In further accordance with the first aspect of the invention, each communications unit of the communications system comprises a pair of E1/T1 protocol framer units, coupled together in a “back-to-back” orientation whereby the two framers form first and second communication “ends” which are enabled to permit point-to-point communications between the communications unit and adjacent communications units to which the communications unit is directly connected. Means are provided in each communications unit, in association with the coupling of the framers to each other within the communications unit, for controlling and dispatching data which is locally generated for transmission by the framers of the communications unit and for redirecting from one framer to the other data received by either of the framers of the communications unit.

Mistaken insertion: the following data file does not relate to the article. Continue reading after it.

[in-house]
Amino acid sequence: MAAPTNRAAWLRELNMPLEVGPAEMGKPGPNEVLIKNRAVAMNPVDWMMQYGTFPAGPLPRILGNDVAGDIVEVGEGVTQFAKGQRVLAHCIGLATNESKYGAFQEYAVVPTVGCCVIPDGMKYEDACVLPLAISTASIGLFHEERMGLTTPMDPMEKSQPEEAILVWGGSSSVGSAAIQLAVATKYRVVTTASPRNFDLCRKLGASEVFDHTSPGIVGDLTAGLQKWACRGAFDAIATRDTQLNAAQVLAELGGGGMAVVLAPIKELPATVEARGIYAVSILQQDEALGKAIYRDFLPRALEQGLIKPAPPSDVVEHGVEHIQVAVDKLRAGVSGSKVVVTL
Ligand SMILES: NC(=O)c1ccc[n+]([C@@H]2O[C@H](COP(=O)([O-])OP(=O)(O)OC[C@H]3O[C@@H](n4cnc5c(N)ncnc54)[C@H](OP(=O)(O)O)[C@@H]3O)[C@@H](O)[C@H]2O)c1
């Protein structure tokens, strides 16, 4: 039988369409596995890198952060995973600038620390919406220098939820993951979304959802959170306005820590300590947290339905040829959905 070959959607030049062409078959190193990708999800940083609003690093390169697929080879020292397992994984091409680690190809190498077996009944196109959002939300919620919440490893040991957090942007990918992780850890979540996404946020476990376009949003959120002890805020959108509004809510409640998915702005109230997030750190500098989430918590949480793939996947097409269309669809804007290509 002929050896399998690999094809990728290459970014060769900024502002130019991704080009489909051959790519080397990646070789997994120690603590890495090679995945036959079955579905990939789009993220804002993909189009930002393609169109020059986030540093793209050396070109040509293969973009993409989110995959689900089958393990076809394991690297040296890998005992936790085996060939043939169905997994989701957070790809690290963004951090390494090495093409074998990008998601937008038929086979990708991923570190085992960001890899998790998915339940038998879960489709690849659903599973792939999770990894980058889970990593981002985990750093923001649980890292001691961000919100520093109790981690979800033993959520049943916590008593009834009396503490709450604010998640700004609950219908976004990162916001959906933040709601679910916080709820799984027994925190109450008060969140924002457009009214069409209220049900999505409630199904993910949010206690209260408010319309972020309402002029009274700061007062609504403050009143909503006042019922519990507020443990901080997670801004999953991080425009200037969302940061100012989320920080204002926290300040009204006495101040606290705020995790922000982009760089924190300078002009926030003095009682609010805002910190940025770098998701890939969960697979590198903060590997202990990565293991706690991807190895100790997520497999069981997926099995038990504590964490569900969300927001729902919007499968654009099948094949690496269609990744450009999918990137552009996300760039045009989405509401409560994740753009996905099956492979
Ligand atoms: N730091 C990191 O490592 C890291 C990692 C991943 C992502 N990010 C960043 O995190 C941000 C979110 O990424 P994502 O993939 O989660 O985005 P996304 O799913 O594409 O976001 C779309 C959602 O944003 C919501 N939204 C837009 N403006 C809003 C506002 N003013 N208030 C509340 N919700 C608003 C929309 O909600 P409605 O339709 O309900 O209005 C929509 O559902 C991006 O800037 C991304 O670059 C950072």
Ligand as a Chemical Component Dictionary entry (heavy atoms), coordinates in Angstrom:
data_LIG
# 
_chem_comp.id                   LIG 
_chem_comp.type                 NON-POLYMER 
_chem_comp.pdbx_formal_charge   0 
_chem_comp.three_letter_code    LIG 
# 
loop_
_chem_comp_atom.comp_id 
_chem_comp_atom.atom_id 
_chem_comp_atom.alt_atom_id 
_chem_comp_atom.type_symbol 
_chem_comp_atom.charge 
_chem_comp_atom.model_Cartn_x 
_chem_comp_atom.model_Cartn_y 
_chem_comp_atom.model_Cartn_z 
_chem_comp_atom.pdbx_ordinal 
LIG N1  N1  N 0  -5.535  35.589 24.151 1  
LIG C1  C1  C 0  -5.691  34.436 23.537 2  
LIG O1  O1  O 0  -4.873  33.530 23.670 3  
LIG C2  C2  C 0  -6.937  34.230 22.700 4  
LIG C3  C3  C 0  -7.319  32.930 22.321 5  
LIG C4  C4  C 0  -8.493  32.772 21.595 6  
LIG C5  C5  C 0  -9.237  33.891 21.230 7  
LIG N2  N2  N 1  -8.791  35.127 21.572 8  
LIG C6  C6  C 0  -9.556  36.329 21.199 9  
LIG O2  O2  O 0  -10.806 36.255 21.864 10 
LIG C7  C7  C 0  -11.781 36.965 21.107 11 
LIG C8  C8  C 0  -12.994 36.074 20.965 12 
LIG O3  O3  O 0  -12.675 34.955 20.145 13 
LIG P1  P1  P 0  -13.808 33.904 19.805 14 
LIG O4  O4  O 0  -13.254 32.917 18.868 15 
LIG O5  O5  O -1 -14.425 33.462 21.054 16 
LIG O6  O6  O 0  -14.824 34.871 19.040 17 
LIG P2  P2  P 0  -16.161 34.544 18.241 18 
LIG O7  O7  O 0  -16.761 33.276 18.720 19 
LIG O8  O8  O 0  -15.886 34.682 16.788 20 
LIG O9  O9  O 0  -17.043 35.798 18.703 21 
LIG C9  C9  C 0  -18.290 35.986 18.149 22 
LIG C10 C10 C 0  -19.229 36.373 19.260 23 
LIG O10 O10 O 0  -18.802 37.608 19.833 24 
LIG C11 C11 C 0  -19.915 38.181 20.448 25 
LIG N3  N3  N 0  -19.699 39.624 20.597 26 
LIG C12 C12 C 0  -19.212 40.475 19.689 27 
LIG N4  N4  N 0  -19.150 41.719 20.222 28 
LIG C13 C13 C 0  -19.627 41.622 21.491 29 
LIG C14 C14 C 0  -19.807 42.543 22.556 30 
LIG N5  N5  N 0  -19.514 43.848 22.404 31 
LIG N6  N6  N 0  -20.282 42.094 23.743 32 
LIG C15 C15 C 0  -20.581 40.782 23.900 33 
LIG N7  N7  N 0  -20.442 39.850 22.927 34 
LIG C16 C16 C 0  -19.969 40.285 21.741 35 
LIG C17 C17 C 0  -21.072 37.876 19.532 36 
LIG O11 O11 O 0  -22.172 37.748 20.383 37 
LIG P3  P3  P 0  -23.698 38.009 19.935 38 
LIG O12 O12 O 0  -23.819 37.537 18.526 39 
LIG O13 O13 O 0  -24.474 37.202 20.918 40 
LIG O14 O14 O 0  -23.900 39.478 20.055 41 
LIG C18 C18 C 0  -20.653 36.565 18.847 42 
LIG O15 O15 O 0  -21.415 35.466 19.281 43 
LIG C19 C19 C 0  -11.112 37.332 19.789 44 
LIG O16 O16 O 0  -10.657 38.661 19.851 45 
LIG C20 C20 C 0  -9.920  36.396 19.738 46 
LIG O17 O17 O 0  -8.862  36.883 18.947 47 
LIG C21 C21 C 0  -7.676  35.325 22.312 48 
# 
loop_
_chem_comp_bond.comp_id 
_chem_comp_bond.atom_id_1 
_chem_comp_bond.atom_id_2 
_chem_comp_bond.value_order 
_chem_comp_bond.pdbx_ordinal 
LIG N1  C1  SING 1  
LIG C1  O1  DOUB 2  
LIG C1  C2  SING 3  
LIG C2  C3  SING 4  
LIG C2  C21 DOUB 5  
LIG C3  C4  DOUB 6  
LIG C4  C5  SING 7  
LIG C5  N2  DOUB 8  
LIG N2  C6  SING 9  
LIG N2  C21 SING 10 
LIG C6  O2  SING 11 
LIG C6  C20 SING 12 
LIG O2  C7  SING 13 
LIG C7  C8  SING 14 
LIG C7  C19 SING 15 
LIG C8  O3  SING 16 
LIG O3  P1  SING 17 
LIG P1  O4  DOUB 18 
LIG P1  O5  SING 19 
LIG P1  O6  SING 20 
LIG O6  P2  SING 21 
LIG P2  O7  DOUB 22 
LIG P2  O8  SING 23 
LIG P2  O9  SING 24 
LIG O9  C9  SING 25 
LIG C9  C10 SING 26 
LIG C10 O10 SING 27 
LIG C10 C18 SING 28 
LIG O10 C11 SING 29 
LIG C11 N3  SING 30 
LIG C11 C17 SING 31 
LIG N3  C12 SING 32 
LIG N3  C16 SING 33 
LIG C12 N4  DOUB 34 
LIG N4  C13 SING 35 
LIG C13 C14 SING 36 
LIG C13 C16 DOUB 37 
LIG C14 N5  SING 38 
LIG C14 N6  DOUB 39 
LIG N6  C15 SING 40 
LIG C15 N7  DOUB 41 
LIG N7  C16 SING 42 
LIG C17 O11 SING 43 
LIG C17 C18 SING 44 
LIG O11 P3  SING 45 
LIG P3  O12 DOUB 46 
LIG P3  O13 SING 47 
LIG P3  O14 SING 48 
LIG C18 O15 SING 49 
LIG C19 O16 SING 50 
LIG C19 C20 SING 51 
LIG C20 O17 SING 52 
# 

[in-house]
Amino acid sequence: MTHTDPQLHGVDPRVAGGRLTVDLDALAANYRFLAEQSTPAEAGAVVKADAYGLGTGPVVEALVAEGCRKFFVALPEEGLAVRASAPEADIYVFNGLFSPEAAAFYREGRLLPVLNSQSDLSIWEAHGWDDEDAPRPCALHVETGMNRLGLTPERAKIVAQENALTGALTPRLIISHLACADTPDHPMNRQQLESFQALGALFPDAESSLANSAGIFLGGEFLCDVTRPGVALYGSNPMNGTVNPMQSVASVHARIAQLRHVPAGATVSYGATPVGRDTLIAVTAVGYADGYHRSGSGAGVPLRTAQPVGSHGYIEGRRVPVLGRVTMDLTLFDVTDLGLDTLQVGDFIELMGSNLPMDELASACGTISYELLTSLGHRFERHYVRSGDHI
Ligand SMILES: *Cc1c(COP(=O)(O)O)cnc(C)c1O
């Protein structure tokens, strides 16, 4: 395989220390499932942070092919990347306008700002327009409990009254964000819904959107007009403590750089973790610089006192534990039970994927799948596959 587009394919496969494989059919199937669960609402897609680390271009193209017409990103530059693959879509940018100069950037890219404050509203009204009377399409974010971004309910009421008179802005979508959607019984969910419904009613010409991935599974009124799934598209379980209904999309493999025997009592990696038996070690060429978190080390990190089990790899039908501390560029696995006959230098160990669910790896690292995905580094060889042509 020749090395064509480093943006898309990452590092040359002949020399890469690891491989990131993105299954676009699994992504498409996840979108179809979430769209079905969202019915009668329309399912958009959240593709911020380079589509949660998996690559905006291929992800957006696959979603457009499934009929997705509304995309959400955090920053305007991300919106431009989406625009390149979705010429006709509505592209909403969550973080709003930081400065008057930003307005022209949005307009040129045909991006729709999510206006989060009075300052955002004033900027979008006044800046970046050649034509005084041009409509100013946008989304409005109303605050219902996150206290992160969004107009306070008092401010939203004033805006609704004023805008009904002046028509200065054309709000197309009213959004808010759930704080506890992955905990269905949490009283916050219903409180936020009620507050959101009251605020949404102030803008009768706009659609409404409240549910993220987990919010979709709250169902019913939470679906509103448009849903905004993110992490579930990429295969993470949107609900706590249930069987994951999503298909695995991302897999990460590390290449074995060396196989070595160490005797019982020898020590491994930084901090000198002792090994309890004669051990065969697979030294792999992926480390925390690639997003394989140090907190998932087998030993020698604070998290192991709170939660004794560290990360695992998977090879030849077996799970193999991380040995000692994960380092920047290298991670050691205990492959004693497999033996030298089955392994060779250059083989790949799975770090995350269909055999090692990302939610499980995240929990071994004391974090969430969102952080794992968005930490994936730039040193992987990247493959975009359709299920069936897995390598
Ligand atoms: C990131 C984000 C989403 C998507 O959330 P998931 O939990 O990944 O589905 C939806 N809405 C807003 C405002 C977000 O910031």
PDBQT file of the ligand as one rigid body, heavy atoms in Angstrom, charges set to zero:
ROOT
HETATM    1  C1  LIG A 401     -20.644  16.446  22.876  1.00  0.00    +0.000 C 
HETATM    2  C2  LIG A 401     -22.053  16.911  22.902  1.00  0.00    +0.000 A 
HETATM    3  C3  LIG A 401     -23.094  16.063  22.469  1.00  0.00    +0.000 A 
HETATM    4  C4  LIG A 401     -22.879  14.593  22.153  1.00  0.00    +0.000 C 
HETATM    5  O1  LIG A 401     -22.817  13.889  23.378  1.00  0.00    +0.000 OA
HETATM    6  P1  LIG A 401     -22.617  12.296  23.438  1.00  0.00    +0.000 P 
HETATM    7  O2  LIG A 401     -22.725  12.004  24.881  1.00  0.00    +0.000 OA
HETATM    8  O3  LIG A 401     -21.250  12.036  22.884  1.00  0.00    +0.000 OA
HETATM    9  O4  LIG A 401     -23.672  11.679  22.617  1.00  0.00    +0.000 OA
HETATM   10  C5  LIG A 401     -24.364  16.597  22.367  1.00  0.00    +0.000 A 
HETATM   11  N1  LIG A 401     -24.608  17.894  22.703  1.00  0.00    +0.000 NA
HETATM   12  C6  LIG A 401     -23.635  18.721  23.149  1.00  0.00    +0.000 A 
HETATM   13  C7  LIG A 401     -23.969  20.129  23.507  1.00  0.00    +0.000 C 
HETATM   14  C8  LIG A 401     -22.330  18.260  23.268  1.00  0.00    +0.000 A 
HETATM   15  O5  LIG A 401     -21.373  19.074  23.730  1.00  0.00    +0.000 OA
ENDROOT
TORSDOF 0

Communication is established between communications units on a point-to-point basis, but with each communication being passed along the entire length of the system. To mediate the passage of communications and other data along the path of interconnected communications units, one of the communications units is designated as a “parent” unit, the remaining units of the interconnected system designated as “children.” Preferably, communications are directed by the parent communications unit to occur between the designated parent unit and a particular one or more child units. A child is capable of effecting a transmission only in response to permission granted by the parent. Each transmission, however, may be passed along the entire length of the communications system to allow all units to receive transmitted data for processing and action.